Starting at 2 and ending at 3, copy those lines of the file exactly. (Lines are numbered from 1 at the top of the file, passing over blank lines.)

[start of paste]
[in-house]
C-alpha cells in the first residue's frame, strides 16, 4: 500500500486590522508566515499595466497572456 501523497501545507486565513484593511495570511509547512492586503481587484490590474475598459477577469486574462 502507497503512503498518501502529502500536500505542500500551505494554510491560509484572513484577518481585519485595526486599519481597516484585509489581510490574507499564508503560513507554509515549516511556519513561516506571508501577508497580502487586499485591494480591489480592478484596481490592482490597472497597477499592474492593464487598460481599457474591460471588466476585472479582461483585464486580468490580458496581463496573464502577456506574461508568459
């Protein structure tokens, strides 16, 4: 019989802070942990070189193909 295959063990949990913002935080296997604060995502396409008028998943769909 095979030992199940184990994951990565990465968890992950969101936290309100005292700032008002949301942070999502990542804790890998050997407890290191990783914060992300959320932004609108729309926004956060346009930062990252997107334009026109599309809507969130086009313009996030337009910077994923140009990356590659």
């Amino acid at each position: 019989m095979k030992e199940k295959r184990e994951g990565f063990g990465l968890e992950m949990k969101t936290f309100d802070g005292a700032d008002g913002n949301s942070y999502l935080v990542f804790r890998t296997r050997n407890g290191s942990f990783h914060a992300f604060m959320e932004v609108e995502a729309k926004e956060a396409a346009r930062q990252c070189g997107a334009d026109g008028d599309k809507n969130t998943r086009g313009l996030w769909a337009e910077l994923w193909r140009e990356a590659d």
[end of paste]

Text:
C-alpha cells in the first residue's frame, strides 16, 4: 500500500486590522508566515499595466497572456 501523497501545507486565513484593511495570511509547512492586503481587484490590474475598459477577469486574462 502507497503512503498518501502529502500536500505542500500551505494554510491560509484572513484577518481585519485595526486599519481597516484585509489581510490574507499564508503560513507554509515549516511556519513561516506571508501577508497580502487586499485591494480591489480592478484596481490592482490597472497597477499592474492593464487598460481599457474591460471588466476585472479582461483585464486580468490580458496581463496573464502577456506574461508568459
């Protein structure tokens, strides 16, 4: 019989802070942990070189193909 295959063990949990913002935080296997604060995502396409008028998943769909 095979030992199940184990994951990565990465968890992950969101936290309100005292700032008002949301942070999502990542804790890998050997407890290191990783914060992300959320932004609108729309926004956060346009930062990252997107334009026109599309809507969130086009313009996030337009910077994923140009990356590659």